Benjamin Franklin and the Silence Dogood Letters

Plaque on Court Street (formerly Queen Street) marking the site of James Franklin’s printing shop.

The 10th son of a tallow chandler (candle and soap maker) Benjamin Franklin was born on Milk Street in Boston, Massachusetts on January 17, 1706. His parents were Josiah Franklin and Abiah Folger. Josiah thought Ben was well-suited to be a member of the clergy so he sent his youngest son to Boston Latin School, a grammar school, at the age of eight. Here, Ben rose from the middle of his class to the head of that same class in less than a year. Josiah began to have second thoughts though about the ministry as a profession for his son, fearing he would not be able to afford a college education for Ben at Harvard, which would be his eventual destination on that path. Josiah Franklin decided to remove Ben from Boston Latin and send him to a writing school operated by George Brownell. Here he could learn the writing and arithmetic skills required to prepare him for work in a colonial trade. Benjamin Franklin wrote the following words decades later in his autobiography about Mr. Brownell and that school experience: “Under him I acquired fair writing pretty soon, but I failed in the arithmetic, and made no progress in it.” The great inventor Benjamin Franklin didn’t like math as a kid!

At the age of ten, Ben began working for his father at the candle-making shop known as the Sign of the Blue Ball located at the southeast corner of Hanover and Union streets. Here he cut wicks for candles, filled the molds, attended the shop and went on errands. Again from his autobiography, Franklin states “I disliked the trade, and had a strong inclination for the sea, but my father declared against it.” Young Ben worked in his father’s shop for two years. Seeing that his son was still not happy as a tallow chandler and concerned that Ben might run off to sea, Josiah took him for a walk around Boston one day so he could see other craftsmen at work hoping that another trade might catch Ben’s interest. Ben loved to read books and Josiah knew this so eventually he decided that working as a printer, apprenticed to his brother James, might be the best trade for Ben. In 1718, at the age of twelve, Ben signed papers stating that he would be bound to James Franklin as an apprentice until the age of twenty-one. Ben learned to set type, operate the press, and sold printing in the streets of Boston. In August of 1721, James Franklin started printing a new weekly newspaper called the New-England Courant at his shop located off Queen Street in Dorset Alley. It was only the third newspaper in Boston at the time. By now Ben had become an excellent apprentice but he wanted to do more than set type, print the newspaper and deliver it to customers – he longed to write for it, too. Feeling his brother would never let that happen, one day Ben came up with an idea and decided to act on it. He would write for the newspaper – but secretly.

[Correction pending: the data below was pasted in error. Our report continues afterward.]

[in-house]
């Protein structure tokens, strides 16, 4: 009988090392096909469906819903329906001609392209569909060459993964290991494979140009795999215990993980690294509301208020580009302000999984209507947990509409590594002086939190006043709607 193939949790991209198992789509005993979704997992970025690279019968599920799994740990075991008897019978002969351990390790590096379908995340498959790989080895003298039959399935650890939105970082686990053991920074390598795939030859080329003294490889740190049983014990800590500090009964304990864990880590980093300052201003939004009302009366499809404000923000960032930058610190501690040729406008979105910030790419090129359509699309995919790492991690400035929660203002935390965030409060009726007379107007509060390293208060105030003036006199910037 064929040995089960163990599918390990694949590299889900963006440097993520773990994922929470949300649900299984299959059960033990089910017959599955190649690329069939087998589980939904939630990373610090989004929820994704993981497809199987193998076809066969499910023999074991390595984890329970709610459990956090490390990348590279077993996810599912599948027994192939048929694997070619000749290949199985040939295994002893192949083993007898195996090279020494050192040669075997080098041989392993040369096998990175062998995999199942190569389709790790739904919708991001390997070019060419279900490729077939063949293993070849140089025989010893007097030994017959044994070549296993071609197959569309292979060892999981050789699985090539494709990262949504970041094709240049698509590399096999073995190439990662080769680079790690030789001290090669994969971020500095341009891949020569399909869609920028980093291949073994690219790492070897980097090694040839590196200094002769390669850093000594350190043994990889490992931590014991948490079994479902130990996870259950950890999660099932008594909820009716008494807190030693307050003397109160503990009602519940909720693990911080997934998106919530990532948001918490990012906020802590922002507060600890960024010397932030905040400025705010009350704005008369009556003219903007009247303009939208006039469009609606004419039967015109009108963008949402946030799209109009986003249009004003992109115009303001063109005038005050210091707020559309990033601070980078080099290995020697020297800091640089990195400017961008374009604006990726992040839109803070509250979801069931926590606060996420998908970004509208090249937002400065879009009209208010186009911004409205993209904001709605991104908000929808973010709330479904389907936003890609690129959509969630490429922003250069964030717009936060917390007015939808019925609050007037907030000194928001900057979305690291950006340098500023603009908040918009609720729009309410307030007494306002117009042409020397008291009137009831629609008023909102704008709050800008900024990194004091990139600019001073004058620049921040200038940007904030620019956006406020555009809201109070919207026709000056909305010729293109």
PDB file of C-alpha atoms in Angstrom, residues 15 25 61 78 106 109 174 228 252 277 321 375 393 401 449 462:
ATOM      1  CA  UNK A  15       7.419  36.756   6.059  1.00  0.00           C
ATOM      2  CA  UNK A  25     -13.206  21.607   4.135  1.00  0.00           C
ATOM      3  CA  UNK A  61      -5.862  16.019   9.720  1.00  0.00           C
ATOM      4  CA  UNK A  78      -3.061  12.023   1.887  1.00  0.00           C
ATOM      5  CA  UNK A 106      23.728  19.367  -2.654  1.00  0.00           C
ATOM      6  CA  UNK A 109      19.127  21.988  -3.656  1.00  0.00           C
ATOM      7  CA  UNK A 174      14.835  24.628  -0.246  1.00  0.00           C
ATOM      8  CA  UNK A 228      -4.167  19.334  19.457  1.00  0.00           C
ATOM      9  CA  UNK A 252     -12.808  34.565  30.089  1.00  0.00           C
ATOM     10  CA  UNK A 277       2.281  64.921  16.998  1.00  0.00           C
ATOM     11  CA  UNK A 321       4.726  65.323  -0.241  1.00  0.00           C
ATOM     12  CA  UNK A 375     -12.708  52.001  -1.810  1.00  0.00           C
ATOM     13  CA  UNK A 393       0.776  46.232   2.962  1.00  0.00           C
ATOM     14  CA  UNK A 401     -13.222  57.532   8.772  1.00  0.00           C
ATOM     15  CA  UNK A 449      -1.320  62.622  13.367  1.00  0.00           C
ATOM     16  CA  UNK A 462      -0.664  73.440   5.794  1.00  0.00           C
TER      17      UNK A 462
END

In late March of 1722, sixteen-year-old Ben disguised his handwriting and crafted a letter using the pen name Silence Dogood, a middle-aged widow, and slid it under the print shop door. His brother James was so impressed with the content of the letter that he decided to publish it in that week’s issue of the Courant. On April 2, 1722, the people of Boston first began to read the words of a woman who promised “once a Fortnight to present them with a short Epistle to add somewhat to their Entertainment”. Between April and October of 1722 Ben, as the charming and witty Silence Dogood, wrote a total of 14 letters to “the Author of the New-England Courant” on a variety of topics from love to manners to education. Picture what it must have been like for Ben, while working at the print shop, to overhear his brother James and others praising these letters! Imagine how Ben felt setting the type for something he wrote himself and printing it. In one of the letters Silence Dogood mentioned that as a widow, she would be open to suitors. Men actually wrote to the paper with offers of marriage! When Ben stopped writing his letters after six months, people missed them. At the end of the year James placed an ad in his paper asking if anyone could “give a true account of Mrs. Silence Dogood, whether dead or alive, married or unmarried”. After that, Ben told his brother that he had written the letters and, although people in town thought it was humorous, James was upset. Bad feelings between the two caused Ben to break his apprenticeship and sail to Philadelphia where he continued in the printing trade.